This is a familiar sight to many people in New Jersey. Everyone has experienced the horrible roads that never seem to get fixed despite constant construction by the state. This is often treated as just an inconvenience but it is very costly and occurs more than you would think.  The American Society for Civil Engineers found that 66 percent of New Jersey’s roads are in poor condition [1]. If there is one thing that is constant throughout New Jersey it is the fact that the roads are filled with pot holes. From the North West part of the state to the Jersey Shore it is guaranteed that there will be potholes which, despite your best efforts, you will not be able to avoid. “substandard roadways give rise to accidents, traffic jams and tire damage—costing an average of $601 per New Jersey motorist each year [1].”

There are a myriad of reasons for the poor roads. New Jersey has a high population density and is near two major cities in which thousands of people New Jersey commute to and from. Weather can play a factor too since water can go into the roads and freeze and expand, making it even worse. Our roadways and modes of transportation are also old. The dean of the Rutgers School of planning says “We’re the oldest, most mature part of the nation. It’s where the early industrial development took place, where the first highways were built, the greatest rail concentrations. [1]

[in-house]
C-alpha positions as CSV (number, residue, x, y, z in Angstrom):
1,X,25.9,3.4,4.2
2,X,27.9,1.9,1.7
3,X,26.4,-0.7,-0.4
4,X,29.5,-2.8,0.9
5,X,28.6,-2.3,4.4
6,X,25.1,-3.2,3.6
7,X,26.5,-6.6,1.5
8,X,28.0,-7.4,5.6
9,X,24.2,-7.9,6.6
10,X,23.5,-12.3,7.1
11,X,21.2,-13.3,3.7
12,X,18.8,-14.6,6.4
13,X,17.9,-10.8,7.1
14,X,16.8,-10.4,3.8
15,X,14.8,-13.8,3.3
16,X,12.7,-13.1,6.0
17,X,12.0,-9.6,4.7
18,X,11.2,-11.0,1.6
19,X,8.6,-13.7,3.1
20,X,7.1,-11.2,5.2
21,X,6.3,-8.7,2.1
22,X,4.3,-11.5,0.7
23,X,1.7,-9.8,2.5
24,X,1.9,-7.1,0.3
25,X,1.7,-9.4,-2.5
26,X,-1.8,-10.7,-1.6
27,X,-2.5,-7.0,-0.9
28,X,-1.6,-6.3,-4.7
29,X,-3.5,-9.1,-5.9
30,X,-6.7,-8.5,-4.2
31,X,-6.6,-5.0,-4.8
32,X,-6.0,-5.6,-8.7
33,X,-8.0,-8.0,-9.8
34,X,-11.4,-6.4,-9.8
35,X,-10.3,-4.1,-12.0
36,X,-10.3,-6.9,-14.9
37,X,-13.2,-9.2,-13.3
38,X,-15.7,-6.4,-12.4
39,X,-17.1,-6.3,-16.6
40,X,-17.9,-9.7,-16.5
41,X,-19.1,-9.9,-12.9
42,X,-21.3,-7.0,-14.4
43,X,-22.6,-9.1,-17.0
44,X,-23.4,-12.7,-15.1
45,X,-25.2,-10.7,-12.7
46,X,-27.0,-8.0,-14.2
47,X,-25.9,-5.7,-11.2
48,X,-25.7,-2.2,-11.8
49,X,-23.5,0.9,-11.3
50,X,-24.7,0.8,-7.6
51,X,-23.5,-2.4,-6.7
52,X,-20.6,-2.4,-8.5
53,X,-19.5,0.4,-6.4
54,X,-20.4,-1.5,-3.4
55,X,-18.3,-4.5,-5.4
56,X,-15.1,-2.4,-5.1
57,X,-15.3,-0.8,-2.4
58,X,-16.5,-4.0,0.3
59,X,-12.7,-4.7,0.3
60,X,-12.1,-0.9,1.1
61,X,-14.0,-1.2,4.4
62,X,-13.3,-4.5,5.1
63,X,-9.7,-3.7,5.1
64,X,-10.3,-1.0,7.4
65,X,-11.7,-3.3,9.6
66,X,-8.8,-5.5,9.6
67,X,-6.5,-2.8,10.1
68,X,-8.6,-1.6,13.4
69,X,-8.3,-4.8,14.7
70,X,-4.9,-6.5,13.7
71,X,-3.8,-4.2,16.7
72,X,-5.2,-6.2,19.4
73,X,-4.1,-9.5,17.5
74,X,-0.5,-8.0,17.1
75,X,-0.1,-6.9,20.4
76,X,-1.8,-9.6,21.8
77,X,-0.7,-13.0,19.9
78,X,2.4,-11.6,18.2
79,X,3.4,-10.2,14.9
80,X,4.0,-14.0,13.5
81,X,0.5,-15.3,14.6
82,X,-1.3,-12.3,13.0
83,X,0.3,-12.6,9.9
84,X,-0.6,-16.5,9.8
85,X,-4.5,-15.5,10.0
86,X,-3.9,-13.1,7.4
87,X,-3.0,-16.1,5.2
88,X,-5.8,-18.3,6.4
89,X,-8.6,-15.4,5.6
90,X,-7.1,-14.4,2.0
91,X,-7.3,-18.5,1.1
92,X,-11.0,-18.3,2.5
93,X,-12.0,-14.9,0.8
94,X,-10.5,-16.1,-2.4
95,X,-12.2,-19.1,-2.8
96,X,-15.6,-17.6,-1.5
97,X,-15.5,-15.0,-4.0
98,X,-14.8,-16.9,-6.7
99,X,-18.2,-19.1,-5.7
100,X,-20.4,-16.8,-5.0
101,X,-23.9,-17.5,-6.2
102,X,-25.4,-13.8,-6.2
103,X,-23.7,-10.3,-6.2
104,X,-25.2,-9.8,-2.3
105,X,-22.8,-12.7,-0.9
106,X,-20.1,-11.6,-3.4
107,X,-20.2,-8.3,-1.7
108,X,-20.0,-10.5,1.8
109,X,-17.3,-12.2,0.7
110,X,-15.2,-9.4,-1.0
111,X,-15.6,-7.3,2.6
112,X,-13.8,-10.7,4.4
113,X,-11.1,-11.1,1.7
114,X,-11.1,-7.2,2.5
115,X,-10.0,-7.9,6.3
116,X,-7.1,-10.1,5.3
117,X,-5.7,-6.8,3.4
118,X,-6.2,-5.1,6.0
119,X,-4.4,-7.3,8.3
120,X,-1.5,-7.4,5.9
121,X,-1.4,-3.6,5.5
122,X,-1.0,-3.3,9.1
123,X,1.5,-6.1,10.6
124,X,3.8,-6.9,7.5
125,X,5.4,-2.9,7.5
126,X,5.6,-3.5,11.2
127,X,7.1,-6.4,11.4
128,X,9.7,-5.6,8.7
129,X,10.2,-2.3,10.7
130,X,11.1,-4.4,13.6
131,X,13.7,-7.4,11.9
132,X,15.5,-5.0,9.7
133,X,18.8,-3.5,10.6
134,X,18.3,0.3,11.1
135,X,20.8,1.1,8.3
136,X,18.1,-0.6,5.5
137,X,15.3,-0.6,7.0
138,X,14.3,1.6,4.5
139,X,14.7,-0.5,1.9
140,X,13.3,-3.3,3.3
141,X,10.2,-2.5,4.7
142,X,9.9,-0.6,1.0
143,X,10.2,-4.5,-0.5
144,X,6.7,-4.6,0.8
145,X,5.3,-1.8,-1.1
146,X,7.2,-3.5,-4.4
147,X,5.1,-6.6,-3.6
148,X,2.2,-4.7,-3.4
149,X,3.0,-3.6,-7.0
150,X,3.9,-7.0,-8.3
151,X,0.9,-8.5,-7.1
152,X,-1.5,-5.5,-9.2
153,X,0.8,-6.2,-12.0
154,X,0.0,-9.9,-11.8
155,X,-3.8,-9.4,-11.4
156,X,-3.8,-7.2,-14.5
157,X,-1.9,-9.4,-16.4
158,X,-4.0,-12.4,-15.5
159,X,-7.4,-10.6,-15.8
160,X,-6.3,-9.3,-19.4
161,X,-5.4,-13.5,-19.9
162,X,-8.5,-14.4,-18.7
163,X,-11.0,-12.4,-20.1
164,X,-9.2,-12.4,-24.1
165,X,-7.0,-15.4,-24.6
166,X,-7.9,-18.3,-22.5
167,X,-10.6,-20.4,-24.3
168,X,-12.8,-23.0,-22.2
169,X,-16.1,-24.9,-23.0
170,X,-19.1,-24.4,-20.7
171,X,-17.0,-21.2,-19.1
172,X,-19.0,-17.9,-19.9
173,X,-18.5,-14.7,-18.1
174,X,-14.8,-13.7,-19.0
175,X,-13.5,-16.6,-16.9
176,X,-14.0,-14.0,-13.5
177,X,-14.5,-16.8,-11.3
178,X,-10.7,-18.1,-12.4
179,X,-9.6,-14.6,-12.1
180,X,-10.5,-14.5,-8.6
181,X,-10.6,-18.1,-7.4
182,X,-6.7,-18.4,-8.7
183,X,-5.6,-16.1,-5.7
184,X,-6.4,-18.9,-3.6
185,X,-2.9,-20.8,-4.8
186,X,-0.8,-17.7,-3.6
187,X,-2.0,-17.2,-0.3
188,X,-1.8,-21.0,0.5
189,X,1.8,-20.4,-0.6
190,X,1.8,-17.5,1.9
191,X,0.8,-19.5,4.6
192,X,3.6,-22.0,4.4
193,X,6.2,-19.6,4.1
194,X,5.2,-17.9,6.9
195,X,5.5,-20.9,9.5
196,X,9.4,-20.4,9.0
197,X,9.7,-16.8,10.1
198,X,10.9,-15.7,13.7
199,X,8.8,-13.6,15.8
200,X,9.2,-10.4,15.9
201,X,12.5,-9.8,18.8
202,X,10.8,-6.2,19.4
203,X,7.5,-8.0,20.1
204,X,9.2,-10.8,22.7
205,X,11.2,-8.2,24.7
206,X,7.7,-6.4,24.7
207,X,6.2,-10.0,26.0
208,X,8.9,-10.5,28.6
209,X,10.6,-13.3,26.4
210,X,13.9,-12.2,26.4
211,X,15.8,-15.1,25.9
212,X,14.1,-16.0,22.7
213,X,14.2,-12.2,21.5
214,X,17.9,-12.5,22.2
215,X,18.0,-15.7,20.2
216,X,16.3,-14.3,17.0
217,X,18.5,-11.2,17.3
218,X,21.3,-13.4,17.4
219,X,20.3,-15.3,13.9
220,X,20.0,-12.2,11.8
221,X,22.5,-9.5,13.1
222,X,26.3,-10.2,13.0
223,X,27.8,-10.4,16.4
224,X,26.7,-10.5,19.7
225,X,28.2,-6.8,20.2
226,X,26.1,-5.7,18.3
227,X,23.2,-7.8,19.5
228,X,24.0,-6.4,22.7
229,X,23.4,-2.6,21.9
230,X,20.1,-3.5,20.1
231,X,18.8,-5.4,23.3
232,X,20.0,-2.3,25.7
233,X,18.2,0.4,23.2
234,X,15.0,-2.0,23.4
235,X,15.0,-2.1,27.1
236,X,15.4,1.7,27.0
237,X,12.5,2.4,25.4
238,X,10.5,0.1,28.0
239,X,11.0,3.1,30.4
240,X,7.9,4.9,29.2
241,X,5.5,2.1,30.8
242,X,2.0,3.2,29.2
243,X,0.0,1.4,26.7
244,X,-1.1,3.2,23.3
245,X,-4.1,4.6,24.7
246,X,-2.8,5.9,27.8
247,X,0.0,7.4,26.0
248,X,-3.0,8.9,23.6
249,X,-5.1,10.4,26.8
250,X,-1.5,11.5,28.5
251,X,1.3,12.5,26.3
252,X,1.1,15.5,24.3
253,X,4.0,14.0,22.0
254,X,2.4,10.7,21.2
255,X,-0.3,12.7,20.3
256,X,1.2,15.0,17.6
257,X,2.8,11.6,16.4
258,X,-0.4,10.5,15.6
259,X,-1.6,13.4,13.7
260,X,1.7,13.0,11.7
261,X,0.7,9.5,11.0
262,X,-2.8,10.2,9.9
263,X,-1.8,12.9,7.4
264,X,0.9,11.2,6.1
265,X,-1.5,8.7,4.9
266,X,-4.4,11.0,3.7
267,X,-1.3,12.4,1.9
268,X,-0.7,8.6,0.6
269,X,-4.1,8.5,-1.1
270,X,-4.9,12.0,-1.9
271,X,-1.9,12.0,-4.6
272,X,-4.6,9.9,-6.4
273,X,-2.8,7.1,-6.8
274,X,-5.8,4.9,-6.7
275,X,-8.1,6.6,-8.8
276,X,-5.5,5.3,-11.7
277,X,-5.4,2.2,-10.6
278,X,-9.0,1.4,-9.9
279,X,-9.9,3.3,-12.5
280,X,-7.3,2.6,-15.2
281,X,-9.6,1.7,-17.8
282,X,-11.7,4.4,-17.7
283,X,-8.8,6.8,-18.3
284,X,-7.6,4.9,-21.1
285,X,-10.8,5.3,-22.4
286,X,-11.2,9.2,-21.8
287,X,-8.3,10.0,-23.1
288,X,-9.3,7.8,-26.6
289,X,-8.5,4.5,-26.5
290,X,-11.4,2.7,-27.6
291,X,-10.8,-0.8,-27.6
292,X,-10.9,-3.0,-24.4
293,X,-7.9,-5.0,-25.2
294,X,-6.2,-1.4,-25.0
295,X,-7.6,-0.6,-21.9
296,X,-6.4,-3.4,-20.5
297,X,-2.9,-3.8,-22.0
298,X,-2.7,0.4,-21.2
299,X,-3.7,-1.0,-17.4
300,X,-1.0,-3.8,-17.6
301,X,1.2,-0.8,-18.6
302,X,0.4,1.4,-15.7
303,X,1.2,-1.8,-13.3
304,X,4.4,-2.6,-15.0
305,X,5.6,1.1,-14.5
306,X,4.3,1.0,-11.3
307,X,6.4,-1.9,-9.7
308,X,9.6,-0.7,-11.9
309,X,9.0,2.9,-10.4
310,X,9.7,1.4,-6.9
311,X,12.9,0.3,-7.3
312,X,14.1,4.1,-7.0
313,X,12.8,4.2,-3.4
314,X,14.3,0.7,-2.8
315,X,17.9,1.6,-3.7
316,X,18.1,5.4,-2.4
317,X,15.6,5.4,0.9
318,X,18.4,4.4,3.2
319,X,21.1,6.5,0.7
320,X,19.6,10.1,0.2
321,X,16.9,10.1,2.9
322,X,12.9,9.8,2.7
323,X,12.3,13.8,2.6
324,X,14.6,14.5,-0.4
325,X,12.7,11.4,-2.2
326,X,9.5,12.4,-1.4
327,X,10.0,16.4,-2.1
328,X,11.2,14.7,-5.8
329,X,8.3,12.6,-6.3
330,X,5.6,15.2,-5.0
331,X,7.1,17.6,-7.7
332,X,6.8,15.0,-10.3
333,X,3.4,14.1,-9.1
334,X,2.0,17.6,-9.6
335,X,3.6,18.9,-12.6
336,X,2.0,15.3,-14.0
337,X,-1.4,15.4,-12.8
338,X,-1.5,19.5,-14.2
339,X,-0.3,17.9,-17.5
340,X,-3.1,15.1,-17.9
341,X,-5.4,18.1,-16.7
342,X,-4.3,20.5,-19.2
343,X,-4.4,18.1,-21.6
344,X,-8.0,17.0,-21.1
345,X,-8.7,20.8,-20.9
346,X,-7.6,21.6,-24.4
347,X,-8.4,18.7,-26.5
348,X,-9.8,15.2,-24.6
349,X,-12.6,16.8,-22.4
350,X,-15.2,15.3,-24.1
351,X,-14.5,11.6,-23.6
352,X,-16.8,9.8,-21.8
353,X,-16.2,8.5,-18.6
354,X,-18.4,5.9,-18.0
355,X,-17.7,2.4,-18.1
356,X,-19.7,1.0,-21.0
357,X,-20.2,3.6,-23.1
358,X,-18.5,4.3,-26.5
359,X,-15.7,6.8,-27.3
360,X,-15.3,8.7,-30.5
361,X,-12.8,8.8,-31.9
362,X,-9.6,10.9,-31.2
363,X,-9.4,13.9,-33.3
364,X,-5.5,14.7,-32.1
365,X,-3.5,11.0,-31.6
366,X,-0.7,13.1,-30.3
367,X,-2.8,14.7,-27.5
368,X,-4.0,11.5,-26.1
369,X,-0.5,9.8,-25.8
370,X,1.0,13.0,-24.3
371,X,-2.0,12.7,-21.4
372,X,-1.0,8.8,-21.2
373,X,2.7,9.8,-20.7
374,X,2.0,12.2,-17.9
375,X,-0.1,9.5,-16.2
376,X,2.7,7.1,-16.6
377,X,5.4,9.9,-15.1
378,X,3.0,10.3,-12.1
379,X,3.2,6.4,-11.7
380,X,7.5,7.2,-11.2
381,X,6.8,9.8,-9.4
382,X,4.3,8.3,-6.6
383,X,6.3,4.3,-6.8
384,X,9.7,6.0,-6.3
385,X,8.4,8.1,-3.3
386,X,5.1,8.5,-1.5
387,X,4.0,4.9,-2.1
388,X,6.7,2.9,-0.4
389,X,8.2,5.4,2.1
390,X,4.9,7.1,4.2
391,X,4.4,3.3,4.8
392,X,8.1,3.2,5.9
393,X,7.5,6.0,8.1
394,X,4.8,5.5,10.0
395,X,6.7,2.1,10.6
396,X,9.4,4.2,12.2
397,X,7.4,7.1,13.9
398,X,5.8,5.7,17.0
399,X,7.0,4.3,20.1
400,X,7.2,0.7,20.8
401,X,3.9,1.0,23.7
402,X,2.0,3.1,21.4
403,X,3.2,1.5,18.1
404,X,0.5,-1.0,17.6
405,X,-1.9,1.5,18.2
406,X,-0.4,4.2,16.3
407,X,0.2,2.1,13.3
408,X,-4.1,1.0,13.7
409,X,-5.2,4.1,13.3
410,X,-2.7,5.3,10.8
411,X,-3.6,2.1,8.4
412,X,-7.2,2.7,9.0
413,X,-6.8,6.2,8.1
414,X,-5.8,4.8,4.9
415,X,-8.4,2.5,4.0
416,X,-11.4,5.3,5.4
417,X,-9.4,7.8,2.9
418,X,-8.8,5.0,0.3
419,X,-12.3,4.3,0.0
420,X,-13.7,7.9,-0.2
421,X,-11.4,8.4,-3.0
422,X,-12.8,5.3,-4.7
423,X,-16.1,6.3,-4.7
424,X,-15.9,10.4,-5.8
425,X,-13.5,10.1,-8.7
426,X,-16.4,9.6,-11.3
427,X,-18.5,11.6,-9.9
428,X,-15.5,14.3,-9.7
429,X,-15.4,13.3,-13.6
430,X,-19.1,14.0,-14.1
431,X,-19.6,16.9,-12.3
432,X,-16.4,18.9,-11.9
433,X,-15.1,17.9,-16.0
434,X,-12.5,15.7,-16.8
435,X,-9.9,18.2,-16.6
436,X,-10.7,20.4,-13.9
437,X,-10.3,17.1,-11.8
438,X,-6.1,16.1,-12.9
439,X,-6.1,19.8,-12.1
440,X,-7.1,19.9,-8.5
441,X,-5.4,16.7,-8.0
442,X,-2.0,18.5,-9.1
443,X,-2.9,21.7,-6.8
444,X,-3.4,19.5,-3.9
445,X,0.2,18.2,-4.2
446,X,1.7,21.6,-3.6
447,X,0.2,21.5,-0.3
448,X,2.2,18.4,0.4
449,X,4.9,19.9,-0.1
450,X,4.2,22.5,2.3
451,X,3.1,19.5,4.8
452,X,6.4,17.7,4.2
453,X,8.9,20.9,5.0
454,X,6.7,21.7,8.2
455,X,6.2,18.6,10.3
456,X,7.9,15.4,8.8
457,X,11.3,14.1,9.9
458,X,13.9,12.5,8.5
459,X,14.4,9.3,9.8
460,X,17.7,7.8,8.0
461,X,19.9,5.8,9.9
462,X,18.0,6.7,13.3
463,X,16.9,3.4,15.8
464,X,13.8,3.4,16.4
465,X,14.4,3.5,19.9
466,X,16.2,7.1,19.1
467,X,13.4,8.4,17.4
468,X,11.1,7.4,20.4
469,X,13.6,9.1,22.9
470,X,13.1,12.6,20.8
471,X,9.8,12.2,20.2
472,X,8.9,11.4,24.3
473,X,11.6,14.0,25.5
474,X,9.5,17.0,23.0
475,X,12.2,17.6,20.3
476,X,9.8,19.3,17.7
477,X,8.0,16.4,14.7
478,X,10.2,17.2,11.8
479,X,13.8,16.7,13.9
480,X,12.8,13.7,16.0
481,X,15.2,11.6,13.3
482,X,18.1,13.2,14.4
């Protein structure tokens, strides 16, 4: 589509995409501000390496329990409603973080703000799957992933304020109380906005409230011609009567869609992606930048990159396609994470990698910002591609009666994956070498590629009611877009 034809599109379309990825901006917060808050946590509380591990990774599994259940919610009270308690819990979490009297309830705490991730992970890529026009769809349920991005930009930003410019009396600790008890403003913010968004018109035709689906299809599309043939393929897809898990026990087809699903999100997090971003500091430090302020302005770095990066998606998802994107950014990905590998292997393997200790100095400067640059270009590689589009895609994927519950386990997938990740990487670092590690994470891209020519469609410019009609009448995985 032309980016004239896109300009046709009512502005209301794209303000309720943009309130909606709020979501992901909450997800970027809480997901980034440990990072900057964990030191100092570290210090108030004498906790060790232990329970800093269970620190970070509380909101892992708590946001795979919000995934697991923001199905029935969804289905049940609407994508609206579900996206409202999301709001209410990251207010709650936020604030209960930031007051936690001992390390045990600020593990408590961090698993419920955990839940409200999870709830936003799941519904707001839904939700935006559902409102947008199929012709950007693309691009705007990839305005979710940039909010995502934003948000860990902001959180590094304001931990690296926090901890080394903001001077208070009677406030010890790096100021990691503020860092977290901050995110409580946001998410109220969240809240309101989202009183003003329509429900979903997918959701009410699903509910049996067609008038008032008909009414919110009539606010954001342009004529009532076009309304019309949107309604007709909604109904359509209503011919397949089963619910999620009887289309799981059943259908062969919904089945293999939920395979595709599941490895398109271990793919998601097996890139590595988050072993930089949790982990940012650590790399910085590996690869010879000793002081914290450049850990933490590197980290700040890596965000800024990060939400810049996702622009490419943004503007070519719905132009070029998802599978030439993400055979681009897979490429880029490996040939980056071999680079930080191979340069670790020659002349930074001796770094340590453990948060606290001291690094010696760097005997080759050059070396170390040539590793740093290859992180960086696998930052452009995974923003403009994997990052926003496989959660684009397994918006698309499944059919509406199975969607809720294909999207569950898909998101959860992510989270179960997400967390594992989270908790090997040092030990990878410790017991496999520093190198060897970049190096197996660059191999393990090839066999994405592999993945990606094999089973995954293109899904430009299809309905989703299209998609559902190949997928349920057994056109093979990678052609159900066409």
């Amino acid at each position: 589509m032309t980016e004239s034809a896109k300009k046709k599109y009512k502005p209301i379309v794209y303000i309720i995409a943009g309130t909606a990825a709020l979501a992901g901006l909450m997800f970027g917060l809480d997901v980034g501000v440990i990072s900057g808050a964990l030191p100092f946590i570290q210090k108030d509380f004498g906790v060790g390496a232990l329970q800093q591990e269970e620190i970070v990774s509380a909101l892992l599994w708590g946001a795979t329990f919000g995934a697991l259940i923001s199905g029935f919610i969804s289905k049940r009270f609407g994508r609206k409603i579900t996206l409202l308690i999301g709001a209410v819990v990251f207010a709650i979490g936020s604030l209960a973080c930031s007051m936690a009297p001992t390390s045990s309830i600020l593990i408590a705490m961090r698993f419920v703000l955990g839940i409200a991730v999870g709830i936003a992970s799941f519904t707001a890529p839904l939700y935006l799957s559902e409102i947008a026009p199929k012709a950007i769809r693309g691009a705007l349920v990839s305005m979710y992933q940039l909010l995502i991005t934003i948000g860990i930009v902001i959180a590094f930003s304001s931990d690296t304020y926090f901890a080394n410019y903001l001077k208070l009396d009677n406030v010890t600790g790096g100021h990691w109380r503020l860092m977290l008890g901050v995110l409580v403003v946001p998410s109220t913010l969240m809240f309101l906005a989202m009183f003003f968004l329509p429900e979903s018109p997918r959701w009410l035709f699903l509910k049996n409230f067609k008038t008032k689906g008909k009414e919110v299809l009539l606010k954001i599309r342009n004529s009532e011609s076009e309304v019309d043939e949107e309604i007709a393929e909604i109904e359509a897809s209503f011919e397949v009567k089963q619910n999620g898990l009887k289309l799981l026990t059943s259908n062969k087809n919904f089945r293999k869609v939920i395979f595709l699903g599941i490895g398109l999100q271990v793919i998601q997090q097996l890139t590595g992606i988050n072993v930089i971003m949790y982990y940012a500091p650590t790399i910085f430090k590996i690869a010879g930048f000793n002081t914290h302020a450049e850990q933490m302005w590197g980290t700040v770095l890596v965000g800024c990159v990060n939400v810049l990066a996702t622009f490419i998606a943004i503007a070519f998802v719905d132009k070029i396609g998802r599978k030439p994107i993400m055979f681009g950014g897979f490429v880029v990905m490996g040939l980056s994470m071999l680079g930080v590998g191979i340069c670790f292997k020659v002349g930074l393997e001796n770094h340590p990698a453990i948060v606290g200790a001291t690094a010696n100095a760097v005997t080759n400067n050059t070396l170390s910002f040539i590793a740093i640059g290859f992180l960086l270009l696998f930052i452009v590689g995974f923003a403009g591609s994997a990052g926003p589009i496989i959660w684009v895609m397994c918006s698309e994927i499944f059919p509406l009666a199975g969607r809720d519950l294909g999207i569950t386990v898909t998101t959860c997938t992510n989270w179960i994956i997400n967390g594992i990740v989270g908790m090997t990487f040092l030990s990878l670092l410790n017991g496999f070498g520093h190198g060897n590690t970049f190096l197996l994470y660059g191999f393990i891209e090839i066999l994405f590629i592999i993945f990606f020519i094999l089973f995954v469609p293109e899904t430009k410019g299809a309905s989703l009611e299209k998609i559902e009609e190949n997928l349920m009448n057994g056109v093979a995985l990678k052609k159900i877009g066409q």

New Jersey sought to alleviate it’s constituent’s concerns by letting them file claims so that the state can reimburse drivers for damage caused by potholes. However, this has been a massive failure since “he state has paid only 12 of the 2,655 claims submitted in 2014 [2].” This has left New Jersey drivers having to pay for damages done by the state’s road with no help.

The state of New Jersey should make improving the roads and infrastructure one of the most important goals. Politically it makes sense since any politician that can manage to fix the potholes and improve the roads will be seen as a deity. To do this Trenton will need to find funds. They can do this by diverting cash or by collecting extra revenue through some sort of tax. Perhaps they should use the money collected from tolls and put it to good use. The reason why it is claimed that drivers should pay for tolls is because roads need upkeep and maintenance. However, with the conditions of the roads, the tolls should be paying the drivers! Since the state only has authority with consent from the governed it is should be an objective of utmost importance that the roads and transportation infrastructure of the state be improved.

Bibliography:

[1]-http://njmonthly.com/articles/jersey-living/why-jersey-roads-suck/

[2]-http://www.app.com/story/money/business/consumer/press-on-your-side/2015/03/10/pothole-claims/24718901/

Image 1-http://assets.njspotlight.com/assets/15/0316/0050

Image 2-http://i.imgur.com/2yg9txj.jpg

Image 3-https://images.gasbuddy.com/images/blogimages/20150324020441pothole.jpg

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